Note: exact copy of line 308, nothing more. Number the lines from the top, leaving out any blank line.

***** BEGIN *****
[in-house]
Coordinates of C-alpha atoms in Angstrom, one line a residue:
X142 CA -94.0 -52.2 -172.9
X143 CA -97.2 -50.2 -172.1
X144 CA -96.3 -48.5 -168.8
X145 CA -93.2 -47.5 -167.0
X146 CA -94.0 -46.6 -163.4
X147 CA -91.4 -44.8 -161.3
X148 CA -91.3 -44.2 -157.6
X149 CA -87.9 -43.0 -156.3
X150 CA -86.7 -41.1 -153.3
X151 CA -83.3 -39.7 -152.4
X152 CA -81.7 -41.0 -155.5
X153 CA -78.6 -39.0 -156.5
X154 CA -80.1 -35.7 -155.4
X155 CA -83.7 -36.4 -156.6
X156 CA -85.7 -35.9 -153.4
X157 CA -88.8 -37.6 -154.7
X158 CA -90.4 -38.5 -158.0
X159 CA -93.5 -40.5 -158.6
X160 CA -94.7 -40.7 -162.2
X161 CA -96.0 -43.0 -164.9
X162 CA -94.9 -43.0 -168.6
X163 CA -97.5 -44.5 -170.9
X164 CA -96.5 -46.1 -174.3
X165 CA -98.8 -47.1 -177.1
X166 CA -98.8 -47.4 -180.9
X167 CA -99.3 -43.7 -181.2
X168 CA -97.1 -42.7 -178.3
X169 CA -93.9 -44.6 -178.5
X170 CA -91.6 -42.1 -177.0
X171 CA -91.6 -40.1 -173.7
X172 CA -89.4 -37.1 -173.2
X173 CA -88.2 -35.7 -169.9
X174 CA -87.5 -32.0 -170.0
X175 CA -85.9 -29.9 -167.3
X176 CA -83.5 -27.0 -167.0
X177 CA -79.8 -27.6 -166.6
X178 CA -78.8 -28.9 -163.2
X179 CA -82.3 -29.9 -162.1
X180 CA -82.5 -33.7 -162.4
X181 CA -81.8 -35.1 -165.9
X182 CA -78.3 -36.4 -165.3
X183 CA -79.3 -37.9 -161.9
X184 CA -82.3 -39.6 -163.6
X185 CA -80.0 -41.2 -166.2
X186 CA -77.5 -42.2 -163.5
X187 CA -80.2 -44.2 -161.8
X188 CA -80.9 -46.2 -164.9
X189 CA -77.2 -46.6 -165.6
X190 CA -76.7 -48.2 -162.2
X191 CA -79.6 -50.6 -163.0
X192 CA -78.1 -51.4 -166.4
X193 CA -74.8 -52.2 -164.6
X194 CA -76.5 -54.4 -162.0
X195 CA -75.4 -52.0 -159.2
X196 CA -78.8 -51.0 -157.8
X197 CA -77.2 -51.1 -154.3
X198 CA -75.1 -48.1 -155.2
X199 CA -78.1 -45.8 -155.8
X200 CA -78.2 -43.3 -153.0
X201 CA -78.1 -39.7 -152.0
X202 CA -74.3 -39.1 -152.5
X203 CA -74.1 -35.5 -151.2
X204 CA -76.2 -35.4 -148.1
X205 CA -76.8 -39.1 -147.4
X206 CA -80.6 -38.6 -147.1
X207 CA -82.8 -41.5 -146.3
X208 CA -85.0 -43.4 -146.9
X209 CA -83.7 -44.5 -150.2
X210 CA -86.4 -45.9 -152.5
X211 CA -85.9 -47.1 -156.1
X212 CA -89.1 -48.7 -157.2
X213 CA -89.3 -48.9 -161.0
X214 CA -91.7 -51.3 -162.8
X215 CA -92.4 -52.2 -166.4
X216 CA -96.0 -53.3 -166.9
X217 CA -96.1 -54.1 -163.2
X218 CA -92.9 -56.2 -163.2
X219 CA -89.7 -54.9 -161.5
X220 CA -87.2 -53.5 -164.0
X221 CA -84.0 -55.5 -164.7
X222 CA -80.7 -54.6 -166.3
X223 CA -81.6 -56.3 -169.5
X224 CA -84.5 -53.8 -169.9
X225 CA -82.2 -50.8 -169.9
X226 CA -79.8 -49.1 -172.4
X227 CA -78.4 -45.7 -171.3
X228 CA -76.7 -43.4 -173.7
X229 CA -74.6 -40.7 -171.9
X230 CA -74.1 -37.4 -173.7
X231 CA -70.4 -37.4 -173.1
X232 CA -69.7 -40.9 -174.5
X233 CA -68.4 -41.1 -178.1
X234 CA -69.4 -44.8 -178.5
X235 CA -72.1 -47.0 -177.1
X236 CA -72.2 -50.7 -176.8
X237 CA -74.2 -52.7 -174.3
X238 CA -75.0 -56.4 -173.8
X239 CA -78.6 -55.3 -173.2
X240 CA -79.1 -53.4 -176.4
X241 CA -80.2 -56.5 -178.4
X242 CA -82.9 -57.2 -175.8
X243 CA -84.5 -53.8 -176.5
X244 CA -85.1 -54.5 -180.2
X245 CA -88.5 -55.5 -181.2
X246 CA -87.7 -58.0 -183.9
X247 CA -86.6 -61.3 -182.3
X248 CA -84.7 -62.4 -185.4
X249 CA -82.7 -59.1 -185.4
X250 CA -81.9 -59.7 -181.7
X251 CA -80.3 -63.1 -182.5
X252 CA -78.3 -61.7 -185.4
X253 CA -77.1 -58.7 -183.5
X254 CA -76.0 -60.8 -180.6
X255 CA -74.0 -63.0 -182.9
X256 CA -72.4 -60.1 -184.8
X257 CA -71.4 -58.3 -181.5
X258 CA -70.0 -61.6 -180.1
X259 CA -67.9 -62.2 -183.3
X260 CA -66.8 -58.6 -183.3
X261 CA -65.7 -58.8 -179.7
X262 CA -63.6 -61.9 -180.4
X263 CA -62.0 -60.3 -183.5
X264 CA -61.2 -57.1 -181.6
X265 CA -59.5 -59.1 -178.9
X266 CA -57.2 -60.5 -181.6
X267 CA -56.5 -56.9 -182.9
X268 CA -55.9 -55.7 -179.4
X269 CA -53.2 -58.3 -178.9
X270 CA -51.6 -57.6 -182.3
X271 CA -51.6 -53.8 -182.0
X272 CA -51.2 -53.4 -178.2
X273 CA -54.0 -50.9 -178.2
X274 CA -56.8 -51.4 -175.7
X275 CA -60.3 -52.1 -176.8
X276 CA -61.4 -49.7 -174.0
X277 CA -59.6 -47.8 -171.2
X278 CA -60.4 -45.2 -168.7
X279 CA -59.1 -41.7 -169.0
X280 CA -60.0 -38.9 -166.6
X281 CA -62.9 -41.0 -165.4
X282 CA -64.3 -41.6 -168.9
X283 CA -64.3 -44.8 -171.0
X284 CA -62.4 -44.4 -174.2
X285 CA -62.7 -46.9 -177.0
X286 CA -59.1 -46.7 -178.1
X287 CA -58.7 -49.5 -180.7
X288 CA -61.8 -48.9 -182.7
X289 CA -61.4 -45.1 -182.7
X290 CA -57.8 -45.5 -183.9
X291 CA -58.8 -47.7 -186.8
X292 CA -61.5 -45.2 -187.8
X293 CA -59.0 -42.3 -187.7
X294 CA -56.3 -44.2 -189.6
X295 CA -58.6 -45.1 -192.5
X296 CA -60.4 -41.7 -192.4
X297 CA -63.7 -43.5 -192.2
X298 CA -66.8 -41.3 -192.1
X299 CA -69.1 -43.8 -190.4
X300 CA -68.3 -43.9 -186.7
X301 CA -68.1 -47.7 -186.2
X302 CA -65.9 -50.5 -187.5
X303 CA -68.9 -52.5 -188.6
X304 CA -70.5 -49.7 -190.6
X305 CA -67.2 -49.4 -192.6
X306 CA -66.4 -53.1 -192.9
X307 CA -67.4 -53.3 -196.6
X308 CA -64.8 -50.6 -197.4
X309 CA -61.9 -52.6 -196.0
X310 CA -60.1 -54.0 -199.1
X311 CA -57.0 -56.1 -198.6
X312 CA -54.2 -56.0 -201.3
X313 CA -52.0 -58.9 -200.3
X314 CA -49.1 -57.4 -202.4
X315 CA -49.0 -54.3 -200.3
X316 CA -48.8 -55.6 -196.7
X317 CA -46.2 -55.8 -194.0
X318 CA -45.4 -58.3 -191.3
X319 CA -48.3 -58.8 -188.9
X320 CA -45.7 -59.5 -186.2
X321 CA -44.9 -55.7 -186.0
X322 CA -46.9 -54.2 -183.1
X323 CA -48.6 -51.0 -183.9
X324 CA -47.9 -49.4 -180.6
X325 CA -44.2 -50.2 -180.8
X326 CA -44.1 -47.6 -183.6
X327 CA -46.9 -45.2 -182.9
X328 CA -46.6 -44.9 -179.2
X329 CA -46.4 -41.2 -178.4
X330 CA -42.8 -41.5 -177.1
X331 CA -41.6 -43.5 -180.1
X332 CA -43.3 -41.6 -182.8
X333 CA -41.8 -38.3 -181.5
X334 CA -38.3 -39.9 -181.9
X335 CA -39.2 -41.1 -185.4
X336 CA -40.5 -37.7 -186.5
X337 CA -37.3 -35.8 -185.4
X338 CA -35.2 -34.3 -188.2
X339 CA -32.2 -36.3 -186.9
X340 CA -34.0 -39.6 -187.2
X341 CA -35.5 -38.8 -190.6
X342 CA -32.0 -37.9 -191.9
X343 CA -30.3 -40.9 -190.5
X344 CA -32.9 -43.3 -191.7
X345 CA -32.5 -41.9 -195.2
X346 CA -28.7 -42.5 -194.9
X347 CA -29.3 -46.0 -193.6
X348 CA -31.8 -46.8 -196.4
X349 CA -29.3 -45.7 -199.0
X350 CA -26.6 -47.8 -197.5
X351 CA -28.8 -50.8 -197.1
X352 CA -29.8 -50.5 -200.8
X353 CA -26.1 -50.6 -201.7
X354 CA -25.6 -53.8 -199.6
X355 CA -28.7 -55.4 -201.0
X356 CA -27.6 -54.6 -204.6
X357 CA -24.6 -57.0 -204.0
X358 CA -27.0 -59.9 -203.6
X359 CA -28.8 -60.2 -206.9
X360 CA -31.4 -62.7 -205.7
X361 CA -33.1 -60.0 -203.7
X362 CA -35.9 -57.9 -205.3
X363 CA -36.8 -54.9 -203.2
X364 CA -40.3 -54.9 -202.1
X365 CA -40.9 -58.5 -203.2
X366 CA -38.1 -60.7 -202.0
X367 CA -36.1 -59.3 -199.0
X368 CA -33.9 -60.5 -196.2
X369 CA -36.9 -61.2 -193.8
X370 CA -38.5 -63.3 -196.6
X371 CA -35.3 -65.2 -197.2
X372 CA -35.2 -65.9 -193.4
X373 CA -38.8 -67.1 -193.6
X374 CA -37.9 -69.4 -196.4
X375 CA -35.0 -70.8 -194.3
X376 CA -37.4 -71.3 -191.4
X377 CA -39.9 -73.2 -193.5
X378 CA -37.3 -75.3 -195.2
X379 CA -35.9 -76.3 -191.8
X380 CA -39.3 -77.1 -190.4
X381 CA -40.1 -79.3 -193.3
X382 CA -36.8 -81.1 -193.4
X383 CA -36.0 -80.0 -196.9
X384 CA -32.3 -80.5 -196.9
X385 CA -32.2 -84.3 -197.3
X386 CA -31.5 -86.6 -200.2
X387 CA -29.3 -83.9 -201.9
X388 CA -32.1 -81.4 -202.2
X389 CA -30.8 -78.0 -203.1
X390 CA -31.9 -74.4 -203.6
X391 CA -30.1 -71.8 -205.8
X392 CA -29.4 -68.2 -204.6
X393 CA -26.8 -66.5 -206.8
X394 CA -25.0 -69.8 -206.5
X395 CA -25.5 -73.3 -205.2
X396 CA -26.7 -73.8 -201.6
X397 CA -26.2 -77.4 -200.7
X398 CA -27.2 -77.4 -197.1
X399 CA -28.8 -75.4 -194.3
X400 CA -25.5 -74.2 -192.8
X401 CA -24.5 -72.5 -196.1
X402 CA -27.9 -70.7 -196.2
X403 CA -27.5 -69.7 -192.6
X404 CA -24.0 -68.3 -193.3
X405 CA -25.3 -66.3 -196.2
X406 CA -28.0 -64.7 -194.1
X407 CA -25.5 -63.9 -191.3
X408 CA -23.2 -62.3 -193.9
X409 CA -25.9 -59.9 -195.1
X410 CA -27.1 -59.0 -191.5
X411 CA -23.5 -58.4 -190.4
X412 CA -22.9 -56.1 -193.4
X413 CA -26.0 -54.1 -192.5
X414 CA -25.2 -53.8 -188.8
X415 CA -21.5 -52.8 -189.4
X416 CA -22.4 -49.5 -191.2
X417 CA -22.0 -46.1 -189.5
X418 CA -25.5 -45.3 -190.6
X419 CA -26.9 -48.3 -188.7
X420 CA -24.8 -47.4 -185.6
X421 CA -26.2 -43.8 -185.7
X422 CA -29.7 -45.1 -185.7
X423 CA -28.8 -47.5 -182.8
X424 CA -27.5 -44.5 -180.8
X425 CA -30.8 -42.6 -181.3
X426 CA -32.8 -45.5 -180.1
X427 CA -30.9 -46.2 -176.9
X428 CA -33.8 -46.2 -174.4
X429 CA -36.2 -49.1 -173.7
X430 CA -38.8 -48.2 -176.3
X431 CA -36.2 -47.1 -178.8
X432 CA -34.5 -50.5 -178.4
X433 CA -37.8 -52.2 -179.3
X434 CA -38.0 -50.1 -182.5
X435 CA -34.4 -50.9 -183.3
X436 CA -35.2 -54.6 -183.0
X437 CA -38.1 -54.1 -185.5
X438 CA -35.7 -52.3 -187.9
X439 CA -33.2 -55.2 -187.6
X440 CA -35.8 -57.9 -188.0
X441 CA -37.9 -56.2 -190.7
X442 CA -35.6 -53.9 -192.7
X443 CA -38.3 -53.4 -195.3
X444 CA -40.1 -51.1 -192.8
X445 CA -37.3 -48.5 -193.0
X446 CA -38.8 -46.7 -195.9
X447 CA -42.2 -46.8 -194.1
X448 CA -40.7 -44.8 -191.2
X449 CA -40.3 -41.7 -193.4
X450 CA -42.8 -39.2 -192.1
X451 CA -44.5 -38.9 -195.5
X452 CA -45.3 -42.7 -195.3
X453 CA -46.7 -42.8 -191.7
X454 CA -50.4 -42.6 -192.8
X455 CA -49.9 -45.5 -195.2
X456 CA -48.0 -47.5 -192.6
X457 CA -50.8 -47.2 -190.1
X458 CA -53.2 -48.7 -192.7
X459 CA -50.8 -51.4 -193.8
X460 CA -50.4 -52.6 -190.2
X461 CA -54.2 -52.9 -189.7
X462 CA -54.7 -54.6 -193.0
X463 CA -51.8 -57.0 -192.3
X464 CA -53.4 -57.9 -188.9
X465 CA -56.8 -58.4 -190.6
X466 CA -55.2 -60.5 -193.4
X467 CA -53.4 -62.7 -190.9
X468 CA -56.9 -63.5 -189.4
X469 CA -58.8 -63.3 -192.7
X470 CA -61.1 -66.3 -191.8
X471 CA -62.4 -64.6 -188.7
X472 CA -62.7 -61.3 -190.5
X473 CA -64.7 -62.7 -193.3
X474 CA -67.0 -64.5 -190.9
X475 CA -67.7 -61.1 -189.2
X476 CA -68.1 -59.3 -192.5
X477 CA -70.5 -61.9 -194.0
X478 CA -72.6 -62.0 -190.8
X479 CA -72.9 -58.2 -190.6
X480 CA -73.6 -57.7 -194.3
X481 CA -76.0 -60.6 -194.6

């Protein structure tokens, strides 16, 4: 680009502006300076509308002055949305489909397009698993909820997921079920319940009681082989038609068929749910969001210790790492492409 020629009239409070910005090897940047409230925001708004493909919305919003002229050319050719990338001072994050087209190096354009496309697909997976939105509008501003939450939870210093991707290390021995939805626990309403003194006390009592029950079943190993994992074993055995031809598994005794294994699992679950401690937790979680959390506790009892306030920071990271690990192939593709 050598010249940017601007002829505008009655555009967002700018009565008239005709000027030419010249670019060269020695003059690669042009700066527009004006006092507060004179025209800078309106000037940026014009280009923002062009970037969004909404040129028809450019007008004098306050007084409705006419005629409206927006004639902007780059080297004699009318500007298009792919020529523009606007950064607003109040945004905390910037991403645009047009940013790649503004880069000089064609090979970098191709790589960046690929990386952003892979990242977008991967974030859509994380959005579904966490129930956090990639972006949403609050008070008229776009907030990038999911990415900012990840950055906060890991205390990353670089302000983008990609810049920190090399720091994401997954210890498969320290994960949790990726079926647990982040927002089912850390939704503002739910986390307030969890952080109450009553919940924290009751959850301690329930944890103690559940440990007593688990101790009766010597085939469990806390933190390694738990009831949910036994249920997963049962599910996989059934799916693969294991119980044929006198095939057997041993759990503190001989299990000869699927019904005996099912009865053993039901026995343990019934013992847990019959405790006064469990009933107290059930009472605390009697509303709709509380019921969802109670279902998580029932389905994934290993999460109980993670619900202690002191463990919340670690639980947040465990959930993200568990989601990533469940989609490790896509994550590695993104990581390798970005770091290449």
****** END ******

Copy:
X447 CA -42.2 -46.8 -194.1